Iskusstvo kino, established in 1931, is the leading journal of Russian, and formerly Soviet, cinema. Iskusstvo kino includes critical reviews of both domestic and foreign film, as well as scholarly articles on cinematic theory and history as well as the Russian culture and arts scene. It was first published under the title Proletarskoe kino(1931-1932), then Sovetskoe kino(1933-1935), and finally under the present name (since 1936). Publication of Iskusstvo kino was suspended in 1942-1943, and no issues were produced. The lack of database content for this period is not a gap, but reflects the publication schedule during these challenging years.Production of the Iskusstvo Kino Digital Archive is currently underway, and content will be continuously added to this resource during the pre-publication period.
Guest curated by graduate student Katie Wills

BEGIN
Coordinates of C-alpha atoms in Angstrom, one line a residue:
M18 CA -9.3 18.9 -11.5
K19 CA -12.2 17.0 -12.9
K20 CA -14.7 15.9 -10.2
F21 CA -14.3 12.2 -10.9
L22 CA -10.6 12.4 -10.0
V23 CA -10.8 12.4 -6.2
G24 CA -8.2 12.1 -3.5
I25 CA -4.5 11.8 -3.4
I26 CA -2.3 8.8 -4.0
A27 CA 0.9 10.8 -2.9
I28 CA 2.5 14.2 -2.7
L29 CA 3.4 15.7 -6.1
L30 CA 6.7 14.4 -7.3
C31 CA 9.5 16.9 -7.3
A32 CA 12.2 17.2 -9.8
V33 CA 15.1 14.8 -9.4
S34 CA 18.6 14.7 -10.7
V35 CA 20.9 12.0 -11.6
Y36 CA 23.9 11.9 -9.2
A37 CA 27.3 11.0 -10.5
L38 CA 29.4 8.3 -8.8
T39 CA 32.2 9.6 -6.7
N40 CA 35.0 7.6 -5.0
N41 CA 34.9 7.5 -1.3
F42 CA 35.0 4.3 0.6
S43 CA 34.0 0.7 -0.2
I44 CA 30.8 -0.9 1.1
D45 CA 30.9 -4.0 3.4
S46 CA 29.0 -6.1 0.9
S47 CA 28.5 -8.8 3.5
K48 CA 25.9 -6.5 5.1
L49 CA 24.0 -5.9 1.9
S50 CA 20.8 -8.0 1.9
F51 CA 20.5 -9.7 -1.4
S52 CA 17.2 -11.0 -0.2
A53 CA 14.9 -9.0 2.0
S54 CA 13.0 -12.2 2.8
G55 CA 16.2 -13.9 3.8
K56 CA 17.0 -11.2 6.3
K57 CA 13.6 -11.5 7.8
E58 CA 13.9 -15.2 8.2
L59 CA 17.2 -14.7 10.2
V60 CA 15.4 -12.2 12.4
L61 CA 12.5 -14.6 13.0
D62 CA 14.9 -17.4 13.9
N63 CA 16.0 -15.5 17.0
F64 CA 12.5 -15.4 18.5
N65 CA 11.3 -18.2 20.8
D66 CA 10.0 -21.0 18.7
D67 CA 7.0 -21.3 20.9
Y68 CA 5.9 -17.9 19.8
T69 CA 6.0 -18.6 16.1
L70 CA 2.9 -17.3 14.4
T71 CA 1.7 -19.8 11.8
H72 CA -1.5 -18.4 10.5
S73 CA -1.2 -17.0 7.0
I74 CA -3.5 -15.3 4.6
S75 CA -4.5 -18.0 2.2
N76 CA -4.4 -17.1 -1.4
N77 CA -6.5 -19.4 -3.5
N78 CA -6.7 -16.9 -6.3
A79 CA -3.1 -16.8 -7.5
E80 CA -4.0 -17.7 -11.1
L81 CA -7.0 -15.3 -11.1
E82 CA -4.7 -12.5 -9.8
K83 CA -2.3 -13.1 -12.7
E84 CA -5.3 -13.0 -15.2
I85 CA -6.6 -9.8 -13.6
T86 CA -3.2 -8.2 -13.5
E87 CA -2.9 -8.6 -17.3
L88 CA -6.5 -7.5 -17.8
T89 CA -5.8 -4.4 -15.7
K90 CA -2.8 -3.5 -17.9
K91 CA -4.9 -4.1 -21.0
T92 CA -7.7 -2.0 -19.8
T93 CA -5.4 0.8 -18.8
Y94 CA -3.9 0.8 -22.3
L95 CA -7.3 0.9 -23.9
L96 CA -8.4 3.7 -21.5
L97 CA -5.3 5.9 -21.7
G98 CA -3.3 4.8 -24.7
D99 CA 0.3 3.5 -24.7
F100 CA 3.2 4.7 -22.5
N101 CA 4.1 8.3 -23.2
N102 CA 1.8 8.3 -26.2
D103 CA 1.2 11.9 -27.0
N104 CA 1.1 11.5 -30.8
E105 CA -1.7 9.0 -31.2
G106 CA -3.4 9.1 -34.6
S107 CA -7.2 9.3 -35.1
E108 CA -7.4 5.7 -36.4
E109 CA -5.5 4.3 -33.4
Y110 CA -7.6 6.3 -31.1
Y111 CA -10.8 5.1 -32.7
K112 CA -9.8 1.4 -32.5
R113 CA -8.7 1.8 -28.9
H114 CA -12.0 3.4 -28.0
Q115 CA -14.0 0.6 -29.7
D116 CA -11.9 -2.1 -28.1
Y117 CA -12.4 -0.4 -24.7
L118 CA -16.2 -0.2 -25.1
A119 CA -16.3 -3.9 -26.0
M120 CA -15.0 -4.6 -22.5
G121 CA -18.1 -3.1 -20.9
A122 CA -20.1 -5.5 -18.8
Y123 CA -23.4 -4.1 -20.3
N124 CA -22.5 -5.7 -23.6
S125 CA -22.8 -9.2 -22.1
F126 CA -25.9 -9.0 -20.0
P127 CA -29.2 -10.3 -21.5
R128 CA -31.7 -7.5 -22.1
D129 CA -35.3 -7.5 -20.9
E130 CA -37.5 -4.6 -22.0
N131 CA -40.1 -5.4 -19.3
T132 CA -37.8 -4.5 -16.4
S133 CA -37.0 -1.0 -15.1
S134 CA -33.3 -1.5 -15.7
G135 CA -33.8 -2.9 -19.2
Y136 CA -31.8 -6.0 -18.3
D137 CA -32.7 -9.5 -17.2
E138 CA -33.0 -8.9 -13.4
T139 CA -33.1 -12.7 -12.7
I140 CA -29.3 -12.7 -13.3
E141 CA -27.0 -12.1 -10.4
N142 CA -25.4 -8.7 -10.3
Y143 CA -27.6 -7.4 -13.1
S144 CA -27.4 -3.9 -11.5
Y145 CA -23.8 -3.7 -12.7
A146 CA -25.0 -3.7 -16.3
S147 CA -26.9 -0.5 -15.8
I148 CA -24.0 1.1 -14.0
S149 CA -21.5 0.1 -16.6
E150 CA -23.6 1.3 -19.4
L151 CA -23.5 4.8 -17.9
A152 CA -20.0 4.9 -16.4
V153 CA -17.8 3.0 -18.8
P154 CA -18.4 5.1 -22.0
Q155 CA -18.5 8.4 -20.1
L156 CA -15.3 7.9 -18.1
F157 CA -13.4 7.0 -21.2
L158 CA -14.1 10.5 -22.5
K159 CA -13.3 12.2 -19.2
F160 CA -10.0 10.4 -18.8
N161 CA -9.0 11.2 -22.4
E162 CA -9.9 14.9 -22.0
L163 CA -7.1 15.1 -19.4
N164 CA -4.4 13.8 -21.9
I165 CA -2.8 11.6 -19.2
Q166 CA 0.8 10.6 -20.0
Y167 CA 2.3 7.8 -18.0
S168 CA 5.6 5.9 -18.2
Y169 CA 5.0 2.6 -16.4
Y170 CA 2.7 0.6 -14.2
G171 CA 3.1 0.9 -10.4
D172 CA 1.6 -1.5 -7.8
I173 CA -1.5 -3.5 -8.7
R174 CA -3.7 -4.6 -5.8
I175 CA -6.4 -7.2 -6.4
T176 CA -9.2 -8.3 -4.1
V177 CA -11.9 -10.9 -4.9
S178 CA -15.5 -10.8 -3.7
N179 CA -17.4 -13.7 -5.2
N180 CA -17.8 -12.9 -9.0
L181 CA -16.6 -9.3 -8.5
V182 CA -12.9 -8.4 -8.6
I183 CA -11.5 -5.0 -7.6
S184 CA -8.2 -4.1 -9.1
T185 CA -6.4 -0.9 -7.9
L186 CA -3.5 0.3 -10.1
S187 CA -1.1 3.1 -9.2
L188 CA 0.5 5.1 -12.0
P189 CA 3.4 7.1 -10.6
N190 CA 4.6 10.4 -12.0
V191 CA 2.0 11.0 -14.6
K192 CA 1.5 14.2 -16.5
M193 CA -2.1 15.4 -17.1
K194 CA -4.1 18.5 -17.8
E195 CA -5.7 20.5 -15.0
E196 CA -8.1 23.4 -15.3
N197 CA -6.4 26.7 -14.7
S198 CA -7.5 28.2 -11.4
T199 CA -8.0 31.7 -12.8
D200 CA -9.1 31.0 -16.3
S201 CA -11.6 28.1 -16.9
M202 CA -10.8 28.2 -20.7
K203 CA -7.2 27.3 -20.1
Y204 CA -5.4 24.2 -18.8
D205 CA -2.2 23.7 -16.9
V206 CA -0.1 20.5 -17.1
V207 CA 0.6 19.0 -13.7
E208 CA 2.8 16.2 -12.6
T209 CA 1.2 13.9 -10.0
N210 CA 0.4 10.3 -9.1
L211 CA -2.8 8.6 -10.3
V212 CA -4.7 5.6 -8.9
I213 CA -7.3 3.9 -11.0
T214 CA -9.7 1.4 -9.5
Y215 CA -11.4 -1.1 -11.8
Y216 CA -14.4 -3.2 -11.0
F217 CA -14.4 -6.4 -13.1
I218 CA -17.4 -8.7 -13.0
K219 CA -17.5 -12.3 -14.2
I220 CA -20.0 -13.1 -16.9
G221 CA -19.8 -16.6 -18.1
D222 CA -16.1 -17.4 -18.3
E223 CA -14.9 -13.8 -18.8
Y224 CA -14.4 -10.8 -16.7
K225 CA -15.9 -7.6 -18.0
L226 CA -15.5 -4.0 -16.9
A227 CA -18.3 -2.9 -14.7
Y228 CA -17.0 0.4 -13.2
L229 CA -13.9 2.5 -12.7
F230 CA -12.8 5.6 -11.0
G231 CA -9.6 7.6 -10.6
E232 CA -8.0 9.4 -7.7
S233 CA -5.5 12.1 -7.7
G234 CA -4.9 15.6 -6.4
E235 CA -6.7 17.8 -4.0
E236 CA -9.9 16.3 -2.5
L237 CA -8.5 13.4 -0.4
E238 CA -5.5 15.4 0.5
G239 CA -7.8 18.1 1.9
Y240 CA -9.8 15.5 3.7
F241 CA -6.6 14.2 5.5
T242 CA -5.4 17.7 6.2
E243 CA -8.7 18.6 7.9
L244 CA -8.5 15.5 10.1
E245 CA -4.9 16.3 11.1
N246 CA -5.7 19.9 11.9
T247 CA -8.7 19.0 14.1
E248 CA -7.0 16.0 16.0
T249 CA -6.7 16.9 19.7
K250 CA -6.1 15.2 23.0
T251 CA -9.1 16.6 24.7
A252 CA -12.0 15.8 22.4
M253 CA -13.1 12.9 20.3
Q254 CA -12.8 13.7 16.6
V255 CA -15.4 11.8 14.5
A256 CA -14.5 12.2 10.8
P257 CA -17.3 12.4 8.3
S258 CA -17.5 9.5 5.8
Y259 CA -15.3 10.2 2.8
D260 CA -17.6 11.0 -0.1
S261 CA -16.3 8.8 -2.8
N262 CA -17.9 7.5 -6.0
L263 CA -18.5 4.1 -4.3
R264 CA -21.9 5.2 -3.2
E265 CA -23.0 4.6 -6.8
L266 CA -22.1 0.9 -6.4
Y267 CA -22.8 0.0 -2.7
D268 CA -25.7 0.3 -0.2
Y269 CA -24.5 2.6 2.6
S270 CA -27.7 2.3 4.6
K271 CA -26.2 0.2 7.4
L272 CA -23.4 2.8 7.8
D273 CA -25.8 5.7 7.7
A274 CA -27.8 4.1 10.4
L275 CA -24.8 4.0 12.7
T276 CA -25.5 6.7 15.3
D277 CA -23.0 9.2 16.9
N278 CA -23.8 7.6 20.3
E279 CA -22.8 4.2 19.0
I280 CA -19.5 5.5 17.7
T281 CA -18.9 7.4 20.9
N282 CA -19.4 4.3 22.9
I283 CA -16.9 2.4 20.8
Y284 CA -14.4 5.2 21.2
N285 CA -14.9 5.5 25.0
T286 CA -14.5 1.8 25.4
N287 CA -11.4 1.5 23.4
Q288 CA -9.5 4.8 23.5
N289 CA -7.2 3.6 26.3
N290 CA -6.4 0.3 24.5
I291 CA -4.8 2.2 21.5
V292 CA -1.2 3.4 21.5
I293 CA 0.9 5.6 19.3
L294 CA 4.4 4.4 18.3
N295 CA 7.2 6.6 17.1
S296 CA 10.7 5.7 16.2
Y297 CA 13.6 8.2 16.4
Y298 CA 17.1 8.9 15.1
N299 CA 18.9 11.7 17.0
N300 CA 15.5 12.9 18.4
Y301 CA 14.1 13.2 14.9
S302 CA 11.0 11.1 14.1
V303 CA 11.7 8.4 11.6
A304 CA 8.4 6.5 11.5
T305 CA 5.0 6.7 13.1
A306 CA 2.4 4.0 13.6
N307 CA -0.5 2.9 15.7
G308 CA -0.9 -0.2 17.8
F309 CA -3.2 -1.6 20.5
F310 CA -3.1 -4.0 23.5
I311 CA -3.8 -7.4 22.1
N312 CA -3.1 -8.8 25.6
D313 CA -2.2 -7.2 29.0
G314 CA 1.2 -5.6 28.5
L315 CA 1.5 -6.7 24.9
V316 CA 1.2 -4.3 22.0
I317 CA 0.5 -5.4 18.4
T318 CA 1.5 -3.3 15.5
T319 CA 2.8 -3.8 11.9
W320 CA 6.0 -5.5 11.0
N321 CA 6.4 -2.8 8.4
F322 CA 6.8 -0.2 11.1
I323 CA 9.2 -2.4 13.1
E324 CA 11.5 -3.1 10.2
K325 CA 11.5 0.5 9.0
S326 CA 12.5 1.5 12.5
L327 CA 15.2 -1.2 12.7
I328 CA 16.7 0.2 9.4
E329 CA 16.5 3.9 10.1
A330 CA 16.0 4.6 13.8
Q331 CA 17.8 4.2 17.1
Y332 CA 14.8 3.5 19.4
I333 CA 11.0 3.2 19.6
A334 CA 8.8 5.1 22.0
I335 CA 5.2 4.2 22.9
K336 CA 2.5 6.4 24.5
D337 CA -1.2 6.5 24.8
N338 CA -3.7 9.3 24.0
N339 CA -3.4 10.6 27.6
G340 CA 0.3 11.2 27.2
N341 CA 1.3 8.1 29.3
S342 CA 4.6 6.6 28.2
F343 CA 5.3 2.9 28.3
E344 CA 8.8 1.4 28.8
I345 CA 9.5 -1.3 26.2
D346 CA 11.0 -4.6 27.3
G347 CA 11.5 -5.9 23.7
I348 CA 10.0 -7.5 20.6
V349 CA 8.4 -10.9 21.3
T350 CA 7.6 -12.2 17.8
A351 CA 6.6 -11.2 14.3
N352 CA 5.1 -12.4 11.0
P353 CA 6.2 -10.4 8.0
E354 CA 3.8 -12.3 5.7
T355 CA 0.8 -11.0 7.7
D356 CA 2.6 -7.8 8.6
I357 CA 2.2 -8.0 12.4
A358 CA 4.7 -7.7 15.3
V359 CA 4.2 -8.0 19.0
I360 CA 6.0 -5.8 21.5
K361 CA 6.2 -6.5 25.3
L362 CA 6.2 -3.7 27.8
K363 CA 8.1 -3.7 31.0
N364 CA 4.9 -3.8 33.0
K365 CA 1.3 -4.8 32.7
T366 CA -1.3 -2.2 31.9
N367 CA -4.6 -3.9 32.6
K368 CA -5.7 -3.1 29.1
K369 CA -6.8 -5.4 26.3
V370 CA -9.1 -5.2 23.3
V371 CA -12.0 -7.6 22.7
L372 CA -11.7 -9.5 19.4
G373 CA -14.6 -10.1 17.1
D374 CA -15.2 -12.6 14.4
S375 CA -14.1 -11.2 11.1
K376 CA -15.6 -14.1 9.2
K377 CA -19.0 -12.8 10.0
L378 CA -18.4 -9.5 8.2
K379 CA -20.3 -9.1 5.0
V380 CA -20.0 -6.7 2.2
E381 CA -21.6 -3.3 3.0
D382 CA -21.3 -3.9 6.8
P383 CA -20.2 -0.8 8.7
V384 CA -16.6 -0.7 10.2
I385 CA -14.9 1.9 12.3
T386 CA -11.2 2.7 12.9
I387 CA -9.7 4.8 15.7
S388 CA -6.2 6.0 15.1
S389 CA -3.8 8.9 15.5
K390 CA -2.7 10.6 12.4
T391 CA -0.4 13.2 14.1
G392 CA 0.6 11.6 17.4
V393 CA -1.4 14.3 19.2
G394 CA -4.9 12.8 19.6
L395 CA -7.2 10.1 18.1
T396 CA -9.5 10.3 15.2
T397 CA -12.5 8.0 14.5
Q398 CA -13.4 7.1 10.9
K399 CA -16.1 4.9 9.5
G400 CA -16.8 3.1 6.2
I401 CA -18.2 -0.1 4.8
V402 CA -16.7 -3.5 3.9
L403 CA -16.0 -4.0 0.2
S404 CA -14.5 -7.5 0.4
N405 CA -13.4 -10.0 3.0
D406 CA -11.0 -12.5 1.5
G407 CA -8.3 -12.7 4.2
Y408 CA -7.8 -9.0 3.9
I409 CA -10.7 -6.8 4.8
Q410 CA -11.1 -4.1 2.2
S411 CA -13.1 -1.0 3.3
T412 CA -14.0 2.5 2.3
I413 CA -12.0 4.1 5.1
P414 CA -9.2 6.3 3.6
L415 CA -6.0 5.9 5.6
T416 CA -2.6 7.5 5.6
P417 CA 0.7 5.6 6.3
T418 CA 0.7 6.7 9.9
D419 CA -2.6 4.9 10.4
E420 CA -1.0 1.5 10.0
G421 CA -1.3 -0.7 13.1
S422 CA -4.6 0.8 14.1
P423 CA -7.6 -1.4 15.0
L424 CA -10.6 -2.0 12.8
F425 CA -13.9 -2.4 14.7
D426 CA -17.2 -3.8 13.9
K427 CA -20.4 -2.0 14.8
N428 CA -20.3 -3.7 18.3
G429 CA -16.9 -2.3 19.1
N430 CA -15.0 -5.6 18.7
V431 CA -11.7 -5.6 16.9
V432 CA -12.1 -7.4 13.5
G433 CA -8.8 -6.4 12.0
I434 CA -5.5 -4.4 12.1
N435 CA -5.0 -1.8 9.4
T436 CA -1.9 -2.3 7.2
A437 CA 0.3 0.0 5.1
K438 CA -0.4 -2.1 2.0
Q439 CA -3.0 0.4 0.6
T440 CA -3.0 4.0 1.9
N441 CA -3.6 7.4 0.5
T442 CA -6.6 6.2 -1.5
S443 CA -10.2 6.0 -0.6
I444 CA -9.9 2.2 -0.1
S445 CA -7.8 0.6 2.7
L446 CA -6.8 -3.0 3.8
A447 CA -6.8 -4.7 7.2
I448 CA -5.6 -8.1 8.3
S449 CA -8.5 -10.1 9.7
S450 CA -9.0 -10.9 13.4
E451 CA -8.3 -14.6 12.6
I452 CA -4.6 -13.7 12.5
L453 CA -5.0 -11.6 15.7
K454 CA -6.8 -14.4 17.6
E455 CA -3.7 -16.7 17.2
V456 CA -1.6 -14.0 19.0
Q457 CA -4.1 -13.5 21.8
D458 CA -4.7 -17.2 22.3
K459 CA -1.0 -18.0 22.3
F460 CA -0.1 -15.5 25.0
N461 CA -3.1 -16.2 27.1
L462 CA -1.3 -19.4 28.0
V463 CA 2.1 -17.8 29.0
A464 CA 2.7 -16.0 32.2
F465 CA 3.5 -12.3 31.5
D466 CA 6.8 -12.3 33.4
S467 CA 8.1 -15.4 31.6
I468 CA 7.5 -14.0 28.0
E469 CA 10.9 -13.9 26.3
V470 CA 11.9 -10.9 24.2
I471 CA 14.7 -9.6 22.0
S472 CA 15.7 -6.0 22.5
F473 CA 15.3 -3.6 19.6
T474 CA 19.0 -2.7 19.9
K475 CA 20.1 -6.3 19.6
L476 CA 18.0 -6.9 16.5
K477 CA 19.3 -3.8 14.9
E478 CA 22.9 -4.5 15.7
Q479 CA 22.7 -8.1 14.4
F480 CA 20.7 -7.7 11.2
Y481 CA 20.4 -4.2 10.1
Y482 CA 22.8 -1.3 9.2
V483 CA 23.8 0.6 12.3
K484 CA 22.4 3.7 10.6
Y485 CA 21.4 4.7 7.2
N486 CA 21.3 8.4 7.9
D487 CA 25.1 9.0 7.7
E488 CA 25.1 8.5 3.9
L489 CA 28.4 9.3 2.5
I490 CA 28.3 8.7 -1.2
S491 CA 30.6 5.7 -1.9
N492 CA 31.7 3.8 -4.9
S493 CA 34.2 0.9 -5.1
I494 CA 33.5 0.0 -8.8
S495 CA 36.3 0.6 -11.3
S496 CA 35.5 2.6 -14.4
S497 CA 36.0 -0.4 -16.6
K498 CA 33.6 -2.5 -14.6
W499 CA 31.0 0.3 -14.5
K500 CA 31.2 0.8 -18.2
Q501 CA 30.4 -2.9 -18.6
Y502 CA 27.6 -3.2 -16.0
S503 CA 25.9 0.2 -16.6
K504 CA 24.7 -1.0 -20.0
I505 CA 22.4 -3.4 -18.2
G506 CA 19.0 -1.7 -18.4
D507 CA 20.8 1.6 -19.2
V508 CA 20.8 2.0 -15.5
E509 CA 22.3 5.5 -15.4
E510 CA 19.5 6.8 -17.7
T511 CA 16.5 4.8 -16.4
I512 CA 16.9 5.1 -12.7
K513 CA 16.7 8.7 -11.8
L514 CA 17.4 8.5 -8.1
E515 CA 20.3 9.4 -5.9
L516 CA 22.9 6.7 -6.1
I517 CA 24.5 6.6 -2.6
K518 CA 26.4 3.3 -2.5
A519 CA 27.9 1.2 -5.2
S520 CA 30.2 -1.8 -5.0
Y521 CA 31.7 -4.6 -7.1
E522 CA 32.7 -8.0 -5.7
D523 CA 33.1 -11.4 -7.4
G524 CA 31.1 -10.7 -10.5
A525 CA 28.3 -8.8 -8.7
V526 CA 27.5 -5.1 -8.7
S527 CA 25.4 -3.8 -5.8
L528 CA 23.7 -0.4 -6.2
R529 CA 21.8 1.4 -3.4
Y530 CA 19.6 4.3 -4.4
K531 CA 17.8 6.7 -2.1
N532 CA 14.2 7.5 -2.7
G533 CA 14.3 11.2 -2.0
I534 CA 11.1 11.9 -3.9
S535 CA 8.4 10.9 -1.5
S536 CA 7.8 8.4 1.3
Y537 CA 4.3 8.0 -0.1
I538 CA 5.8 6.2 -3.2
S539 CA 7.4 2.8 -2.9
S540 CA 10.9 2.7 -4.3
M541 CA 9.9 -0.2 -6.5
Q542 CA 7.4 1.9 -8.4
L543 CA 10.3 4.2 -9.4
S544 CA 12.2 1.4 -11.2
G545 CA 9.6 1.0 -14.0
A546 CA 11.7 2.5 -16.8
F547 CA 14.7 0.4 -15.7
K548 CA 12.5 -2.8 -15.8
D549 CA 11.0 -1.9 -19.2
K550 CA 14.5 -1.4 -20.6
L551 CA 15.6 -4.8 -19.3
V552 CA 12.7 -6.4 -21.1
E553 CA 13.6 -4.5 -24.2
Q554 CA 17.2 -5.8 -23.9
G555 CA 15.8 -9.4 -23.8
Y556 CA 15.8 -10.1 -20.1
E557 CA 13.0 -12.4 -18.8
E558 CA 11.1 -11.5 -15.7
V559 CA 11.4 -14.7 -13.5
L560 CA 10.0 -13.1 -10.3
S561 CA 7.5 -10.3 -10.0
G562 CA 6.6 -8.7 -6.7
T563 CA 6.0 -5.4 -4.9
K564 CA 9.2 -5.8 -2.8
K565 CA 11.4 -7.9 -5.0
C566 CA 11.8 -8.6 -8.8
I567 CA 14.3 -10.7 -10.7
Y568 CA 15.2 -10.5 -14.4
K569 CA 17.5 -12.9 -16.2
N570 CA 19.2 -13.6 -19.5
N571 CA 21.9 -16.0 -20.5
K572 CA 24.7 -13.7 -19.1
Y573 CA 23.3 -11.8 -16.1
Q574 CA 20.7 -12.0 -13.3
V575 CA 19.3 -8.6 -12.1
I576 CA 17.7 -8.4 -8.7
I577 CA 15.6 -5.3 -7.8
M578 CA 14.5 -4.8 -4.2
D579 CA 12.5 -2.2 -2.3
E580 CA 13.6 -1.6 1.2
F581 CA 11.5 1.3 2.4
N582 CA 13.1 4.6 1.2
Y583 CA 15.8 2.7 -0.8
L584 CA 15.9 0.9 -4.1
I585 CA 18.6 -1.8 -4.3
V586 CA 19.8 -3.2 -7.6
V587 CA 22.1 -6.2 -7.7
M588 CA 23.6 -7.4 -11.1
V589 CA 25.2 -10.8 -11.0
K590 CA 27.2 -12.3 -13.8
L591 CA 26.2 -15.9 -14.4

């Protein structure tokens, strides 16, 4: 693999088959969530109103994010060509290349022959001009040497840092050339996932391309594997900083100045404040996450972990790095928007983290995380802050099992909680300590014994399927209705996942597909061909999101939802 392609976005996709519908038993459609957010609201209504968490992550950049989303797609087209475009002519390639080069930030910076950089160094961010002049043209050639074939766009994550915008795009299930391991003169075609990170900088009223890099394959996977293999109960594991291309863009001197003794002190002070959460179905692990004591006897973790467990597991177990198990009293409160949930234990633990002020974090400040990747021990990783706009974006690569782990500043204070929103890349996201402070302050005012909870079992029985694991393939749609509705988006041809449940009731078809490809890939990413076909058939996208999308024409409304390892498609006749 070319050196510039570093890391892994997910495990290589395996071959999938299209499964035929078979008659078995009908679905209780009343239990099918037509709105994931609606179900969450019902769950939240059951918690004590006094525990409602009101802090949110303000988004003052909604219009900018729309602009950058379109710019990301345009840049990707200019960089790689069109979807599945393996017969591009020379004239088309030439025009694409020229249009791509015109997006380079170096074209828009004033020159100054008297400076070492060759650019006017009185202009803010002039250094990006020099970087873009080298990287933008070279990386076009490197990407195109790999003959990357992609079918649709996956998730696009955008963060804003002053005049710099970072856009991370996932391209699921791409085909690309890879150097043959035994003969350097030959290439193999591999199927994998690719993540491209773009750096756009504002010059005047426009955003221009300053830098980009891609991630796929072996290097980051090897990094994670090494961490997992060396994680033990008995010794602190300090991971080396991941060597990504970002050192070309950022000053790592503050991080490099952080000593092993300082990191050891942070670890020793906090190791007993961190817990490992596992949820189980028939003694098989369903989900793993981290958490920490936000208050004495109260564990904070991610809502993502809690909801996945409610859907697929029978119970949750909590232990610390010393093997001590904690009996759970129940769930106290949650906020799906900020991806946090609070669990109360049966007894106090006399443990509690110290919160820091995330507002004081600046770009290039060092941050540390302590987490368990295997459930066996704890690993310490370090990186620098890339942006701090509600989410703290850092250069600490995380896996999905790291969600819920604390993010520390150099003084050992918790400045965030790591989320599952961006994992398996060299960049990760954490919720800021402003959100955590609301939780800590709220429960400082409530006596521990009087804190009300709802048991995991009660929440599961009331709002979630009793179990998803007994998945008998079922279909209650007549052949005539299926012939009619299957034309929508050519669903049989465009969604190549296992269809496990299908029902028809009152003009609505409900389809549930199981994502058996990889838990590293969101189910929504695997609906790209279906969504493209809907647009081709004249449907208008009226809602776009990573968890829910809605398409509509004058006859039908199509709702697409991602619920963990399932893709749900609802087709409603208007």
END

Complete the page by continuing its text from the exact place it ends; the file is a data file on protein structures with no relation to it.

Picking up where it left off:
Stories from people who were children during World War II and the objects in this exhibit animate the past and inform us of a time when war took over daily life. “Retrospect is a very interesting thing,” says Ruthie Kallnder. “At the time I don’t recall any of the information we got as being propaganda,” but the government tried to influence children to make “necessary” sacrifices. Propagandists made the war a battle between good and evil, democracy and fascism. They also asked children to share in the war effort. In response, many children took on more responsibilities. Ruthie explains that boys and girls felt “if that’s what it was going to take” to win they “were willing to do it.” The memories of the people in this exhibit and their wartime actions show the power of propaganda’s messages and its lasting affect on their lives. Propaganda posters, children’s books, and classroom assignments demonstrate how propagandists reached children and involved them in the national war effort.
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